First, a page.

This paper describes the results of indoor air quality and ventilation rate during winter in 12Japanese houses that are suspected to be sick houses, judging from the occupants healthcondition. Three methods of measuring the ventilation rate, i.e. the PFT method, the constantconcentration method and the measurement of airflow at inlet/outlet, are compared. Each ofthe methods has its own characteristics and differences in the results obtained are shown. Forindoor air quality, formaldehyde and VOC concentration in the air and the spaces in the insidewall are measured.
Following a comprehensive review of research over the 150-year history of mechanical ventilation, the recent European Multidisciplinary Scientific Consensus Meeting (EUROVEN) considered that only 20 studies relating ventilation (i.e. outside air supply rate per person) to human response were conclusive. From them, a small number of conclusions were drawn, and some very large gaps in our knowledge of this important area of research were identified. Taking these as the starting point, this paper formulates a strategy for evaluating IAQ effects on people.
A manufactured home has been installed on the NIST campus for ventilation, energy andindoor air quality studies. The primary purposes of the facility are to study mechanicalventilation requirements for U.S. manufactured homes and to investigate the systems used tomeet these requirements. In addition, the building will be used to investigate moisture issues,indoor air quality impacts of combustion appliances, and VOC emissions from buildingmaterials and furnishings. The first phase of this multiyear effort has focused on airtightness,system airflows and air change rates.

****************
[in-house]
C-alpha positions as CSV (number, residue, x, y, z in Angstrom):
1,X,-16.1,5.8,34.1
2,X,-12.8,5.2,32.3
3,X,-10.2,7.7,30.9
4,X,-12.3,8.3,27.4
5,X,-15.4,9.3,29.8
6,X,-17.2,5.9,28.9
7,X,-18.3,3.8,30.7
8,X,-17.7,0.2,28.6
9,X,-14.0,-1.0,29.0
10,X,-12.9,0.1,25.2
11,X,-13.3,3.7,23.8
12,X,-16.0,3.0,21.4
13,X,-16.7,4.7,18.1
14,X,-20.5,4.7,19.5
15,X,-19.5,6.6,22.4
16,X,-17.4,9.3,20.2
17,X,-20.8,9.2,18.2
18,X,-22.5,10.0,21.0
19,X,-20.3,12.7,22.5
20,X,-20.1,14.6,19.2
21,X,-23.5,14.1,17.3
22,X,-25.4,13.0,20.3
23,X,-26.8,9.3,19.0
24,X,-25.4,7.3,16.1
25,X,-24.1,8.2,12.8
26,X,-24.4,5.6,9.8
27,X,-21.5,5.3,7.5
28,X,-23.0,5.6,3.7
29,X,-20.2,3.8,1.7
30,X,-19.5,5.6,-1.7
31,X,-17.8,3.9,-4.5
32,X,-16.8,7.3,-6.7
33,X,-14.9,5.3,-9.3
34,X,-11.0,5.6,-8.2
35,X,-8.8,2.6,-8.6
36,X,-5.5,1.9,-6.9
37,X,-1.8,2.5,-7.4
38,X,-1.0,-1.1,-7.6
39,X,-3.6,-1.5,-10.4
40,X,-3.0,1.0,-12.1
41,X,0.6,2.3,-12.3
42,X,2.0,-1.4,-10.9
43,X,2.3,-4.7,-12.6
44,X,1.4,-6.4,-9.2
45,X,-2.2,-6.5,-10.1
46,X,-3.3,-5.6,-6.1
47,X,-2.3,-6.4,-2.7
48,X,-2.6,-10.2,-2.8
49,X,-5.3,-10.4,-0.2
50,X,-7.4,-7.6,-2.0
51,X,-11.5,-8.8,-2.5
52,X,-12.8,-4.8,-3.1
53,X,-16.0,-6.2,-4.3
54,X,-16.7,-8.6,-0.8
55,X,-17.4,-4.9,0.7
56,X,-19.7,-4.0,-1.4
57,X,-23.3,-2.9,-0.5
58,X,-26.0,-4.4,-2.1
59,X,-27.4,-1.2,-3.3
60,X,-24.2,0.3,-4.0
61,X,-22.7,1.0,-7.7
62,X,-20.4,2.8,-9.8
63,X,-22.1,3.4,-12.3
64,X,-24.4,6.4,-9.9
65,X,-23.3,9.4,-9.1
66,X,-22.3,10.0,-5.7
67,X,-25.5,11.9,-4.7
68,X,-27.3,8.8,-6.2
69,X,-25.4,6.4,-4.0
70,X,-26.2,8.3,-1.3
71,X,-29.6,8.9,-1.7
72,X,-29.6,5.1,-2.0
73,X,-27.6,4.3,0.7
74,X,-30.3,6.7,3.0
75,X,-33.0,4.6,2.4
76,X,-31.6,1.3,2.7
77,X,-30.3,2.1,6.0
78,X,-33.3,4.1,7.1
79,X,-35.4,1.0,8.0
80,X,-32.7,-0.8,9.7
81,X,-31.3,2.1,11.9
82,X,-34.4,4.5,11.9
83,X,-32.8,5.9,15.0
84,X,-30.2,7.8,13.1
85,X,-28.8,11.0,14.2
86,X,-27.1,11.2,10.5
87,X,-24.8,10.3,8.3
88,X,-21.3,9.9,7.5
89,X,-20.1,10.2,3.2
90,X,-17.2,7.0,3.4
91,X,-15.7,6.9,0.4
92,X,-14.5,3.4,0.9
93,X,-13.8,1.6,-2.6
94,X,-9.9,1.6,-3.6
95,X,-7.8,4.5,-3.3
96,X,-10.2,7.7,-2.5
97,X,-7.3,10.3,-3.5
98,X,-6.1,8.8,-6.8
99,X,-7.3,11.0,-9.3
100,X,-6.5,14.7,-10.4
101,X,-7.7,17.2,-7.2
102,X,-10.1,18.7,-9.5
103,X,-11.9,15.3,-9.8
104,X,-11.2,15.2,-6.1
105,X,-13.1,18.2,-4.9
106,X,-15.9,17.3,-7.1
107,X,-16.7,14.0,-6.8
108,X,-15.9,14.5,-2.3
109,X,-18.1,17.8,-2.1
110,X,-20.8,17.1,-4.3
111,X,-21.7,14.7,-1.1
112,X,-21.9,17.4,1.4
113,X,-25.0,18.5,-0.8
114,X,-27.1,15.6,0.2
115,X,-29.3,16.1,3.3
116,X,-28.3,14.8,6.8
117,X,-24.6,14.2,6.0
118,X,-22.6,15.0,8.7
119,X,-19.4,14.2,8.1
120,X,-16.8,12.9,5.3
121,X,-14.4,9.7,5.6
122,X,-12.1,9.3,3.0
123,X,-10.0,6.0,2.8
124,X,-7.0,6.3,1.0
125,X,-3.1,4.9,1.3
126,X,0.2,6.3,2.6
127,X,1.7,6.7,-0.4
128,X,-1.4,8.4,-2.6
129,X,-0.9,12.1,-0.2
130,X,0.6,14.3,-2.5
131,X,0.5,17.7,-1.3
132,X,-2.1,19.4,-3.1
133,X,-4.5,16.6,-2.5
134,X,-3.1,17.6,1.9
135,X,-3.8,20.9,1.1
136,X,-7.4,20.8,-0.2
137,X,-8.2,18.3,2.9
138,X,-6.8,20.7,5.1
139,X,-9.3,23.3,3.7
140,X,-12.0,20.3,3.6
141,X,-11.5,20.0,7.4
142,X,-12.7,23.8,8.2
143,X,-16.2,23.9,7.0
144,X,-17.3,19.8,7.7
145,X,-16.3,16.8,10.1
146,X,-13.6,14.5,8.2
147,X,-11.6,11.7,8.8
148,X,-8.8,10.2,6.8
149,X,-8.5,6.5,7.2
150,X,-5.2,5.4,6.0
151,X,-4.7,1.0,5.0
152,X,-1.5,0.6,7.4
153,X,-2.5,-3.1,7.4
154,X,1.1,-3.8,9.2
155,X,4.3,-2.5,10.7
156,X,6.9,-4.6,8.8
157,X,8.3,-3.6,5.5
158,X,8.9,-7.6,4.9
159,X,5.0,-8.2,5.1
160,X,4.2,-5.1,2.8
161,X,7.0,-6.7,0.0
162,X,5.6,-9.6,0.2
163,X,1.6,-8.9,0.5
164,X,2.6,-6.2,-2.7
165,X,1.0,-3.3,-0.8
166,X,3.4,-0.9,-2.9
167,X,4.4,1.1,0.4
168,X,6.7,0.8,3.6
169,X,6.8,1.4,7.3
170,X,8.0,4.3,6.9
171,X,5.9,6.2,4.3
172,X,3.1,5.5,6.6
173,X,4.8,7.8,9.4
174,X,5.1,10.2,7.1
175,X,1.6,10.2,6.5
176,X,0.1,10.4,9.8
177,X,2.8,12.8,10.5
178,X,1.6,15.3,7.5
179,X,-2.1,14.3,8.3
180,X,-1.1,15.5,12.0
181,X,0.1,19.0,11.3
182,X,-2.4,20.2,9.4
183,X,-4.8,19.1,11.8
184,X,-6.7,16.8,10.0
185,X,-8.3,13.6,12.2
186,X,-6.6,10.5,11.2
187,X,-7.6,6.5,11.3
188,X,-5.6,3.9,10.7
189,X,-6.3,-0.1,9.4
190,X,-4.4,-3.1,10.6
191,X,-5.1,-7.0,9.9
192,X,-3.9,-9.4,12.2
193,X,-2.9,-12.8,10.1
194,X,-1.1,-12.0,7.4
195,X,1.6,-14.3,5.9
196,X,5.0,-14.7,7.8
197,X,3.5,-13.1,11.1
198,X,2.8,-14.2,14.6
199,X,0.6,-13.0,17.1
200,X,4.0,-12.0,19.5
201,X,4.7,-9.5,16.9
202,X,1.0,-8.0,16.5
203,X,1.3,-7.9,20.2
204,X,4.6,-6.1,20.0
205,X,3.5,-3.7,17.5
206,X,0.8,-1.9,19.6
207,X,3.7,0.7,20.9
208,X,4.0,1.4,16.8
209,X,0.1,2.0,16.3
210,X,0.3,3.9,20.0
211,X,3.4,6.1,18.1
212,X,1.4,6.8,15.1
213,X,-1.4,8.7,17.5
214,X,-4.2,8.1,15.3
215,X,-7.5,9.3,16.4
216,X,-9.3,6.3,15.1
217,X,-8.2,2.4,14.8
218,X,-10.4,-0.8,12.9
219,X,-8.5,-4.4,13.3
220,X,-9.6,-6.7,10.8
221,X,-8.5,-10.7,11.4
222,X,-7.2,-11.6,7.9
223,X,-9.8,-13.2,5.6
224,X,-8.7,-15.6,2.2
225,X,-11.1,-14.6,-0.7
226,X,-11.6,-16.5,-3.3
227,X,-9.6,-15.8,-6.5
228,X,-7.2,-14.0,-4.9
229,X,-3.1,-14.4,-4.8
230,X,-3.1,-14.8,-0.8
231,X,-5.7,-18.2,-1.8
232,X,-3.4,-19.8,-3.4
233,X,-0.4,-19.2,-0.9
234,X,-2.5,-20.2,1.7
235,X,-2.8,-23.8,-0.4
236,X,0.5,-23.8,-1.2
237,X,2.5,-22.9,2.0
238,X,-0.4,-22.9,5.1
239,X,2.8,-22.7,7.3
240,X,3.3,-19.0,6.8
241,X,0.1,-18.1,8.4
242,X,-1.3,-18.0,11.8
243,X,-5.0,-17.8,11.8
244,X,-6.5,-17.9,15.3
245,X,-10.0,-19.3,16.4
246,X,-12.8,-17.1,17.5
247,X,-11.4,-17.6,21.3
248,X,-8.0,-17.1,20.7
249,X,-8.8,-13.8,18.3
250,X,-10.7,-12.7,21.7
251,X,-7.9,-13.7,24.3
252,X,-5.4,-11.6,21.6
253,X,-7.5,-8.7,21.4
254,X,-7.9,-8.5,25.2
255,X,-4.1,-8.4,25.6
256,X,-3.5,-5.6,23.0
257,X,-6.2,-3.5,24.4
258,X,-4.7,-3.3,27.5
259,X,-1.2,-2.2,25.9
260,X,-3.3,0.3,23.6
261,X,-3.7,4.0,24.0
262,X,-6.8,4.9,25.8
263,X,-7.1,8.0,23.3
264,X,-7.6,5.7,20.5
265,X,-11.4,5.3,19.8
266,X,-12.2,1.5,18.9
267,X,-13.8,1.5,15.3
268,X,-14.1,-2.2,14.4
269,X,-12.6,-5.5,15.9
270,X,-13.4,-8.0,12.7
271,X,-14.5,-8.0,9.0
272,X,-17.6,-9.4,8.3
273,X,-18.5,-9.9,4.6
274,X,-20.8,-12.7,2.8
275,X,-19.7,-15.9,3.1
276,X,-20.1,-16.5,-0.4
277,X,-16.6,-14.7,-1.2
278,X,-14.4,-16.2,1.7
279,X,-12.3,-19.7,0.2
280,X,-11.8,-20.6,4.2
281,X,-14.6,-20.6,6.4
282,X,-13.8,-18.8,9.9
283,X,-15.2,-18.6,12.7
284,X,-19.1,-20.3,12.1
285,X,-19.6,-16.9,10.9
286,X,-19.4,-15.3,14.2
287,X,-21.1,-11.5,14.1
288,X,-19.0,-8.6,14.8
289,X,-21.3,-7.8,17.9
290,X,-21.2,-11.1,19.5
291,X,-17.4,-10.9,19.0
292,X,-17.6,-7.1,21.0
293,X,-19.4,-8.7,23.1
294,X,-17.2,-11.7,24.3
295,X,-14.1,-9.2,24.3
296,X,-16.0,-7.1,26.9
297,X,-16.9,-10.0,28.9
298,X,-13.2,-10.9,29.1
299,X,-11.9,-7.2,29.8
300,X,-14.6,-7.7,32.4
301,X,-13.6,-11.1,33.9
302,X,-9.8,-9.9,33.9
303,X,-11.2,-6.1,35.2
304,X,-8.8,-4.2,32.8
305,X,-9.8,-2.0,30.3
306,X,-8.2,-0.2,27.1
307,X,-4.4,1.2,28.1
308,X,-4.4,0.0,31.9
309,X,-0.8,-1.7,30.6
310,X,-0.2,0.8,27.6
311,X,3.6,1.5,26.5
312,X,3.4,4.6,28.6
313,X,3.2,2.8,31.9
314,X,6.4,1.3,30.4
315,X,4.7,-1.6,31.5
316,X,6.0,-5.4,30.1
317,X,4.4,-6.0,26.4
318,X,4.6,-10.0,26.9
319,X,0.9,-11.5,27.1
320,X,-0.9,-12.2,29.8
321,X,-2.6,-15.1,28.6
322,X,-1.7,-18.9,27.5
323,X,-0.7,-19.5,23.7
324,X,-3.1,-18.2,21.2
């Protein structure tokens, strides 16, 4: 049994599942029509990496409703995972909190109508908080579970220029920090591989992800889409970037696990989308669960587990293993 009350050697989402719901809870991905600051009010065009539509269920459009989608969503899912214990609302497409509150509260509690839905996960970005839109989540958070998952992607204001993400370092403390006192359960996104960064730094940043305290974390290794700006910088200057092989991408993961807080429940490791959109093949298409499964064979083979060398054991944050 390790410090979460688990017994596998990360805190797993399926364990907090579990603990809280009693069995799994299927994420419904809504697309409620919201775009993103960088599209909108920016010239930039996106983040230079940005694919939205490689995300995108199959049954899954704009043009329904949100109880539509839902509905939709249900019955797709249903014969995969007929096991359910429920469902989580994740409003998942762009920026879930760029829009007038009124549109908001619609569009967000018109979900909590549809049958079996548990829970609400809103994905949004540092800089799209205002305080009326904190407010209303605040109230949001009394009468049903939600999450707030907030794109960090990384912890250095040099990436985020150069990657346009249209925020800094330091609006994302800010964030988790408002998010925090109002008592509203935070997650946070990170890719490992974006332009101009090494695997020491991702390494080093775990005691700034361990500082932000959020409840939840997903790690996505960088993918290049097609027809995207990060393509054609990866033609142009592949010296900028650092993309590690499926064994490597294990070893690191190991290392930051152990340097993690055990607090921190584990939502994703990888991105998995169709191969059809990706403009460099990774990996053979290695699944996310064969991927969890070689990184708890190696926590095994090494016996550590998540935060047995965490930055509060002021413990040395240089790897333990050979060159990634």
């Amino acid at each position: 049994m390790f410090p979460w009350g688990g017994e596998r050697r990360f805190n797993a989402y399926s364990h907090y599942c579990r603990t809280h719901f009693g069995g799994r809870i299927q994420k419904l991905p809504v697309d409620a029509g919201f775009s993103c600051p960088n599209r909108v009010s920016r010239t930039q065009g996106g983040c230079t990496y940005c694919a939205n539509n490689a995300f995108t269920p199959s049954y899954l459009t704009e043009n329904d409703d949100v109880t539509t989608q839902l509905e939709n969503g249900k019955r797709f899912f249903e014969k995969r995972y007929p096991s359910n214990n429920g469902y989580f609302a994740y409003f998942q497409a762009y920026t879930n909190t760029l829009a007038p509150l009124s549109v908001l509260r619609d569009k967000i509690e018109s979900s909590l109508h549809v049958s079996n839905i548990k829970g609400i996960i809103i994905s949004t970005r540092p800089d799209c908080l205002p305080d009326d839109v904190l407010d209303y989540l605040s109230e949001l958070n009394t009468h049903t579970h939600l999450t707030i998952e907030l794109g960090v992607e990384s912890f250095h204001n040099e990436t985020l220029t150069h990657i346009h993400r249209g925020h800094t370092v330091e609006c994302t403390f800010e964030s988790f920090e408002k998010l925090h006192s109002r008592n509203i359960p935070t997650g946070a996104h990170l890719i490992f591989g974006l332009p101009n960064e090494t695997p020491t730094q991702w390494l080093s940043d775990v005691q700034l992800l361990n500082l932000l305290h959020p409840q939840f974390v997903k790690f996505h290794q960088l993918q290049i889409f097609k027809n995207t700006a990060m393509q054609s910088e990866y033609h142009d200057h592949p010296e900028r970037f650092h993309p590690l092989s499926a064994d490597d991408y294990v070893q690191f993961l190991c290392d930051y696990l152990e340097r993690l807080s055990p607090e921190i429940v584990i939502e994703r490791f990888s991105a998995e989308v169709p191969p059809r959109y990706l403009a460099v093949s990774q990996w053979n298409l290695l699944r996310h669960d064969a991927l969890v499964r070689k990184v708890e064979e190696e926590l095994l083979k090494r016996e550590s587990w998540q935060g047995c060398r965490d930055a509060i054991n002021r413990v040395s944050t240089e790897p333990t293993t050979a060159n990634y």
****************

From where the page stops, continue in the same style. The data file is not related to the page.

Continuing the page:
This article is a study of the air quality at a bus terminal. Presence and concentration of indoor air quality indices were determined by field surveys and sampling. Bus emission rates, occupational exposure and ventilation requirements to have a correct indoor air quality were simulated by mathematical model.
The results show that the natural ventilation rates are too low for having a good indoor air quality, and that pollutants emission varies with the temperature.
Carbon dioxide concentration, indoor air temperature and relative air humidity are studied in 7 schools with natural ventilation systems, during 58 days on one year. The results show that the level of 1500 ppm of CO2 is exceeded in 39 days. A software programme was developed to calculate the CO2 concentration level according to the number of pupils and the ventilation rate.
Health problems may result from a too low ventilation rate.
The intent of this paper is to show that using Equation 6-1 from ASHRAE standard 62 based on occupancy is a non sense if used as a control algorithm in so far as up to now no sensors can physically count each individual in the space. Equation 6-1 describes how to calculate the amount of outdoor air required from an air-handling unit serving multiple spaces for system design purposes.
The question is if the dedicated outdoor air systems can meet ASHRAE's air change design criteria. The standard 62 air change per hour design criteria does not inhibit the use of a separate constant volume ventilation air system (DOAS). This article shows the strong benefits of DOAS : this system with high induction diffuserscan exceed the performance of a conventional all-air VAV system under design conditions from a diffuser performance, space air mixing, and ADPI perspective.
For the study of single-sided natural ventilation, a CFD model along with analytical and empirical models have been used, to determine the effects of buoyancy, wind, or their combination on ventilation rates and indoor conditions.
This paper shows that it is possible to calculate the optimal outdoor air rate at different outdoor temperatures in the economiser cycle. The price of heat must increase 3 times before the optimal outdoor air rate during heating gets lower than during cooling. The optimal outdoor air rate during heating is determined primarily by the price of heat. The optimal outdoor air rate during cooling is determined primarily by the price of cooling capacity.
This study concerns single-sided natural ventilation by using a CFD model, along with analytical and empirical models. The effects of opposing buoyancy and wind forces on ventilation rates and indoor conditions were alos studied in that investigation.